Alaska ports lead nation in seafood catches, new fishing report shows
In two separate reports issued Thursday, government officials handling fishing trends, and their economic impacts, announced slight gains over the previous year in terms of catch, as well as importing from other countries.
In addition to the moderate rise in fish catch and the resulting benefits from it, Alaska ports were identified as having the highest amount of seafood caught for the year.
The reports are titled Fisheries of the United States, and Fisheries Economics of the United States, released today by NOAA. One measures the 2017 catch of fish, and the other shows the resulting impact on the economy that fish had during 2016.
According to the reports, across the nation, American fishermen landed 9.9 billion pounds of fish and shellfish in 2017, while the U.S. imported 5.9 billion pounds of seafood. That constitutes a gain of 1.6 percent from the previous year..
The catch that year translated to 1.7 million jobs nationally in 2016, according to NOAA.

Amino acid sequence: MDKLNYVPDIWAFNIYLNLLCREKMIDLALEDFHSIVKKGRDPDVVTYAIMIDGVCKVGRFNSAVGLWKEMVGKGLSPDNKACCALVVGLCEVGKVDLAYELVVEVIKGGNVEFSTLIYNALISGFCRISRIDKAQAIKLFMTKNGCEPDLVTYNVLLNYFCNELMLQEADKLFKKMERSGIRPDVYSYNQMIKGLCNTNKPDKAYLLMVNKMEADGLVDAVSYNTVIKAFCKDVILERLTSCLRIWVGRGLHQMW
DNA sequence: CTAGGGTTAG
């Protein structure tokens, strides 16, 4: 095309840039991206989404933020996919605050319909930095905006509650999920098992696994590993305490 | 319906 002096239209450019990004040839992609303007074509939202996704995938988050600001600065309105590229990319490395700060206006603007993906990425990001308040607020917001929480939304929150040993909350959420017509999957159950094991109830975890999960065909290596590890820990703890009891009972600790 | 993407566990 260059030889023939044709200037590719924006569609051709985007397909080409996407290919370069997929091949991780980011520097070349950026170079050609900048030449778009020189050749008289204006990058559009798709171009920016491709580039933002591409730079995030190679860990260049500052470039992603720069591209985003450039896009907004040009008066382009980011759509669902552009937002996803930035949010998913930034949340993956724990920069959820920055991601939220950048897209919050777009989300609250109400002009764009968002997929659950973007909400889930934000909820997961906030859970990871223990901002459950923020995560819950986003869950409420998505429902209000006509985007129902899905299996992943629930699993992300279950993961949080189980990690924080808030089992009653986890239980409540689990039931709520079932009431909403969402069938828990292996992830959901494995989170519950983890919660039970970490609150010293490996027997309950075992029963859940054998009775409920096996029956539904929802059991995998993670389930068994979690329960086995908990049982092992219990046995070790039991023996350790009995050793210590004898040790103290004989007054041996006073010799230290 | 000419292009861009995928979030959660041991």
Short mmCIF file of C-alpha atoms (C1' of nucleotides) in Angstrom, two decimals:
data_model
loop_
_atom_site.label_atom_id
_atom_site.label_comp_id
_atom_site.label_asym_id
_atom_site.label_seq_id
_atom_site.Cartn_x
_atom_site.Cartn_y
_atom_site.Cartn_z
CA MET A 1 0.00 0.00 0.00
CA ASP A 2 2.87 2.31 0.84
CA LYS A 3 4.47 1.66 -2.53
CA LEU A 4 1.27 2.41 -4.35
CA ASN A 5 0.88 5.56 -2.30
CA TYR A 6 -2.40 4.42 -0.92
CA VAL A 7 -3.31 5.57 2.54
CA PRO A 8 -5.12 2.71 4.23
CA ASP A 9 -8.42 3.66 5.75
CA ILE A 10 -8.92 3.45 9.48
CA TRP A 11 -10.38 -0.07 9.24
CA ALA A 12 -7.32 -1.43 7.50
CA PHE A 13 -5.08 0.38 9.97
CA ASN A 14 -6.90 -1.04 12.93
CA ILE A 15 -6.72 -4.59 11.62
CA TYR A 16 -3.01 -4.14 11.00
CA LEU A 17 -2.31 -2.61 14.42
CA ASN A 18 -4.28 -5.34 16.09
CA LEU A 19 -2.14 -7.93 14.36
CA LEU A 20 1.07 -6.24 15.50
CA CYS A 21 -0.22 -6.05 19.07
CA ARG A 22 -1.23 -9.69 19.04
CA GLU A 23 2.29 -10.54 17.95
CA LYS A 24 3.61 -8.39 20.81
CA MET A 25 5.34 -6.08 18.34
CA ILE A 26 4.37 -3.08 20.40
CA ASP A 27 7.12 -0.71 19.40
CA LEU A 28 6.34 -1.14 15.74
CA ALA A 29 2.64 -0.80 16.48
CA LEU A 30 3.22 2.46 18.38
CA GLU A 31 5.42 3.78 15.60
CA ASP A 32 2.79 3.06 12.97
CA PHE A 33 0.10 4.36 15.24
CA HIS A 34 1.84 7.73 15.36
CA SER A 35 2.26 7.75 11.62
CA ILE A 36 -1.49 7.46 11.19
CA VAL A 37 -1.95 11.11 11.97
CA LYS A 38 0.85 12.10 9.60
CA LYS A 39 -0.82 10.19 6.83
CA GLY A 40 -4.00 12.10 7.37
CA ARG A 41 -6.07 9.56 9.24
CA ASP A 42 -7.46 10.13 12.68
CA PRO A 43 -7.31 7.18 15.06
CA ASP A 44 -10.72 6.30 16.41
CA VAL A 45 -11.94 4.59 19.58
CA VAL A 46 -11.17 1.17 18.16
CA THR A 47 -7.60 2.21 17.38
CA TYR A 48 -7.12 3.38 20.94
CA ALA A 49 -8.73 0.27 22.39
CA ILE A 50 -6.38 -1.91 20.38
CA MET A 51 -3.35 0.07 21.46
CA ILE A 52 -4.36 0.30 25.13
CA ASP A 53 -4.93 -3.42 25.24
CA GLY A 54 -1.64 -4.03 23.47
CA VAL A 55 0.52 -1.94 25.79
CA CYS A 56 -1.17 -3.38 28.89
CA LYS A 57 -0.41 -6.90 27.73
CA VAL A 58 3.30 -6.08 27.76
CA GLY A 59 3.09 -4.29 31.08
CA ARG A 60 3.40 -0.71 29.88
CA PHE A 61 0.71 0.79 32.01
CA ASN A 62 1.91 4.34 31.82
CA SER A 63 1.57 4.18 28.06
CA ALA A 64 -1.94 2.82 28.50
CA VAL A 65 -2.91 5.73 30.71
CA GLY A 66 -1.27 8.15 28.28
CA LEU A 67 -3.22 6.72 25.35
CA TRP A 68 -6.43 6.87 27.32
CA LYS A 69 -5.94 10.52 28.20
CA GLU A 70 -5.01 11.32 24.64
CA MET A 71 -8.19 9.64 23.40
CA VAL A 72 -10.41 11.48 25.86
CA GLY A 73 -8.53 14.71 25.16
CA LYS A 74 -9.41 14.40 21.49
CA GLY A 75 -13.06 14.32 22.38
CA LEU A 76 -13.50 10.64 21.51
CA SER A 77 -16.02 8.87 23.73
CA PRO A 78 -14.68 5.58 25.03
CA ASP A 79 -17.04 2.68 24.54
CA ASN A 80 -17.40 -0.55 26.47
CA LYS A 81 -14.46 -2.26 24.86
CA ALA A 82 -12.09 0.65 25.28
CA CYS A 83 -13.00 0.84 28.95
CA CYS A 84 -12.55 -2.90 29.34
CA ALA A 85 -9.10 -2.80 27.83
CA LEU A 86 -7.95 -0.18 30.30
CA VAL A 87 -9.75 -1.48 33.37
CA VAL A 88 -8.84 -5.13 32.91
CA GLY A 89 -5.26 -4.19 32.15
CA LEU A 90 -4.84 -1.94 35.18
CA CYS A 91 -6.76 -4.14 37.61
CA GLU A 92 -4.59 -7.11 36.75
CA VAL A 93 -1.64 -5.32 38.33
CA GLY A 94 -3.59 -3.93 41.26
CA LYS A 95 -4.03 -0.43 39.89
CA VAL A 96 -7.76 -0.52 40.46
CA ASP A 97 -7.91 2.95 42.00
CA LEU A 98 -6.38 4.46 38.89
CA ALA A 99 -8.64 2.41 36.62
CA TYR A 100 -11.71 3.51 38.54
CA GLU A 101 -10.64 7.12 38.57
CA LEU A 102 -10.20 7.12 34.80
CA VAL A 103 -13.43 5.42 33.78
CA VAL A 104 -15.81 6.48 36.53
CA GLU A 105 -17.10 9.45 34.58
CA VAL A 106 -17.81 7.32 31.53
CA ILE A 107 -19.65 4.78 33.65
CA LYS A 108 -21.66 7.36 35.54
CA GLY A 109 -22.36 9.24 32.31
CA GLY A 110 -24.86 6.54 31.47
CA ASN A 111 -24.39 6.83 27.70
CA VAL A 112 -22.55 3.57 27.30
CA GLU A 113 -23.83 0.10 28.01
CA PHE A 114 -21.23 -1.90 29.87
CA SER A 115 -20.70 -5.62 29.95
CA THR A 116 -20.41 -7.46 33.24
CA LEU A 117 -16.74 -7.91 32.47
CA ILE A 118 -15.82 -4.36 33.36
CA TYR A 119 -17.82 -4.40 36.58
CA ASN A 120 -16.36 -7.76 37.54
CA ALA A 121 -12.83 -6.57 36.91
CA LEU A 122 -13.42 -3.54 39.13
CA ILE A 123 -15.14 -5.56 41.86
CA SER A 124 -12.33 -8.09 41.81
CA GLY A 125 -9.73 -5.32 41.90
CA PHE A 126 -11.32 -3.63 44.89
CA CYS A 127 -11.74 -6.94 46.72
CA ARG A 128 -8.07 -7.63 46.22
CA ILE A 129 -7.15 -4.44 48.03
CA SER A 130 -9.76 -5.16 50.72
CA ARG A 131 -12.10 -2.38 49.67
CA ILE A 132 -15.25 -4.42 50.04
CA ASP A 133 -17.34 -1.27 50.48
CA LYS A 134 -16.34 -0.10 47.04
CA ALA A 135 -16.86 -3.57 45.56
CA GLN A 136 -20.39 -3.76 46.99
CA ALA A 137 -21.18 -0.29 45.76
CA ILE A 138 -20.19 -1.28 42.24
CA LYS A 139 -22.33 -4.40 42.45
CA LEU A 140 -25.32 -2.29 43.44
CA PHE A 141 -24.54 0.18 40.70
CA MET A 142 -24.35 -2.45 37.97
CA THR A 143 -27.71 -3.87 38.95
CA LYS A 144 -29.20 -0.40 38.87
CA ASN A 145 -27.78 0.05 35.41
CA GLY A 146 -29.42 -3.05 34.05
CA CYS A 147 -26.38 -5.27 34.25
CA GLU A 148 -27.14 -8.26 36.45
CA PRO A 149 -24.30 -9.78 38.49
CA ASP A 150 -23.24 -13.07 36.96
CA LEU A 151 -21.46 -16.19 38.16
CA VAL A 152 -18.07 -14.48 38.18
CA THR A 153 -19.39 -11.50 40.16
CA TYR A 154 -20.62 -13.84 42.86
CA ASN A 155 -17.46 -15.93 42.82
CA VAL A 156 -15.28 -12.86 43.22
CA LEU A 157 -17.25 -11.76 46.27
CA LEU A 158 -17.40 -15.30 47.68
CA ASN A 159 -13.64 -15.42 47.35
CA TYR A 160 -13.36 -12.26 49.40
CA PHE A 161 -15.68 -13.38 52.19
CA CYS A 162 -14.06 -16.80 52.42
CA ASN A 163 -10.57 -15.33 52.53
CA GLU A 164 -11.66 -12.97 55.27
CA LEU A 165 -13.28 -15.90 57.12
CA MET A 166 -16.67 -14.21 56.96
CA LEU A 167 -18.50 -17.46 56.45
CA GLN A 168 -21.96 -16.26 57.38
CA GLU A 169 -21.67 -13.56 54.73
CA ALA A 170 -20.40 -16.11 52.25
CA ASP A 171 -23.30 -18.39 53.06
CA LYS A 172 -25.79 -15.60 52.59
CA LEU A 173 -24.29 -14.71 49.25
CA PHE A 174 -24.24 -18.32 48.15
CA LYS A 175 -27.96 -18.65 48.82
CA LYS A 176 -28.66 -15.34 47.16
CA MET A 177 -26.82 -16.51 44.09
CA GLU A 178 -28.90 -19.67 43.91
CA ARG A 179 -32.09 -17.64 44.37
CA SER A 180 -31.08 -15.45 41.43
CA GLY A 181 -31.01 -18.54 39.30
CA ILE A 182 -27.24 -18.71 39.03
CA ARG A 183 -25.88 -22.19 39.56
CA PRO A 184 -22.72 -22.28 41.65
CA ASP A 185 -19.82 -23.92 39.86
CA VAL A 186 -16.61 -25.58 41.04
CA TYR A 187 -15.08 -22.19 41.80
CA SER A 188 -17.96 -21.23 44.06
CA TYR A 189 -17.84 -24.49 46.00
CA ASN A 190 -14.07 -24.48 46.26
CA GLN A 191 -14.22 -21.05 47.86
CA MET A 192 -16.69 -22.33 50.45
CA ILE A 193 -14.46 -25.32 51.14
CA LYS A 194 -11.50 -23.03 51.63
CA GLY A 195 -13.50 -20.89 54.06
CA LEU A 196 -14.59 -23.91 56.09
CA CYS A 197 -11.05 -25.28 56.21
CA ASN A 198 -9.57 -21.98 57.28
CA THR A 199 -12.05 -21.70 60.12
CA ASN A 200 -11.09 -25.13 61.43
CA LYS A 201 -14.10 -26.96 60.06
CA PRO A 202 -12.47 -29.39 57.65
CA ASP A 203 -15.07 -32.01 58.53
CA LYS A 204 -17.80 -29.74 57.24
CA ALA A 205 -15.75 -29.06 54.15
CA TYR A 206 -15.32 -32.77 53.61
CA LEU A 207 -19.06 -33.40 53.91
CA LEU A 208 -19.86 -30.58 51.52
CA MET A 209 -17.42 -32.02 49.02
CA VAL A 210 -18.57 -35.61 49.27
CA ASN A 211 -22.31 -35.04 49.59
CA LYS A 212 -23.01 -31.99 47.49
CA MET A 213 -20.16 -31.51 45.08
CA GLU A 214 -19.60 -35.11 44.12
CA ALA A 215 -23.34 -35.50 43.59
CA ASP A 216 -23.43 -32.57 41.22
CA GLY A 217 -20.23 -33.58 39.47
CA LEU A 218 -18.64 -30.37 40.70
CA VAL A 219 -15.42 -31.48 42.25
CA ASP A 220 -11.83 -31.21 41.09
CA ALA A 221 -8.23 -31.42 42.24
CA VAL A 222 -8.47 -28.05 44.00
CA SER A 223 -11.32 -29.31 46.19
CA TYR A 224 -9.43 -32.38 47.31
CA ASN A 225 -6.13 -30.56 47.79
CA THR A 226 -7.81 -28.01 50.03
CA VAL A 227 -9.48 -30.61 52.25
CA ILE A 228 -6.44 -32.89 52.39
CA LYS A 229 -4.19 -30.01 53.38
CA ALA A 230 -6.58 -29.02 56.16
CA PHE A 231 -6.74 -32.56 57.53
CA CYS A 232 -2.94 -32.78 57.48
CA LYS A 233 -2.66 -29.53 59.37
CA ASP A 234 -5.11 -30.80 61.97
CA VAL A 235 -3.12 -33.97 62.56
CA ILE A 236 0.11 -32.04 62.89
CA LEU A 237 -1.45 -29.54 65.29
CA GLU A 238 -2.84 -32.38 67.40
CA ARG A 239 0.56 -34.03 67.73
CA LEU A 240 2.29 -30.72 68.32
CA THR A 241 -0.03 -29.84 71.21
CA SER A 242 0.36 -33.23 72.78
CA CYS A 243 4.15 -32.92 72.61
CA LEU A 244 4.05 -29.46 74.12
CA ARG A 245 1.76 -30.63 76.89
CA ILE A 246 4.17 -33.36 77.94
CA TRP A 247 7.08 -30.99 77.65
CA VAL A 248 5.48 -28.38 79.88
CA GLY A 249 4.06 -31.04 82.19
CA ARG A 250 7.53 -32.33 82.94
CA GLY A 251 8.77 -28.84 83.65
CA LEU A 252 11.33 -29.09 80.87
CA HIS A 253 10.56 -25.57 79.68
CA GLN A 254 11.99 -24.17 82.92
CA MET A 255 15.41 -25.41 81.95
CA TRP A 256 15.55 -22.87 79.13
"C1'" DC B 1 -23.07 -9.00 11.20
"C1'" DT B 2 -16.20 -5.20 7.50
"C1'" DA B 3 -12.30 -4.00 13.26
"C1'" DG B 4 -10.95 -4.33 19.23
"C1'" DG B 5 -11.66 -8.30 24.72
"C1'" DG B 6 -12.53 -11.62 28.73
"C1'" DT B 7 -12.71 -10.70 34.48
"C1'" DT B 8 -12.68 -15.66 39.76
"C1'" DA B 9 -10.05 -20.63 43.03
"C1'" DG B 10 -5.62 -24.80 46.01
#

Not only nationally, but here in Alaska, NOAA said that there was an increase in pink and chum salmon, as well as an increase in Alaskan pollock, which was named as the largest commercial fishery.
Officials said that, for the 21st consecutive year, the Alaska port of Dutch Harbor came in first in the U.S., with the highest amount of seafood landed. There, the final number for 2016 was a whopping 769 million pounds, which NOAA said translated to a value of $173 million. Of that volume, 92 percent was Alaska pollock.
Not only did Dutch Harbor harvest the most fish per pound, but two other Alaskan ports took the second and third most. Aleutian Islands came in second, with 552 million pounds, and Kodiak came in third, with 530 million pounds.
By volume, NOAA said, the entire largest commercial fishery in the U.S. remains Alaska pollock, which had near record landings of 3.4 billion pounds.
In addition to the prominence of Alaskan polluck, alternating strength of salmon was also addressed, as a marked increase was seen in pink salmon.
Jennie Lyons, the deputy director of public affairs for NOAA Fisheries, said that in Alaska, there is an increase in both pink and chum salmon, as well as an increase in pollock, but the salmon increase is cyclical, which all fishermen know.
"Part of that is attributable to the fact that pink salmon is an every other year harvest which means there is a general pattern of high and low catches in alternating years for this species," Lyons explained in an email. "So, next year, we'd expect pink salmon numbers to be a large decrease."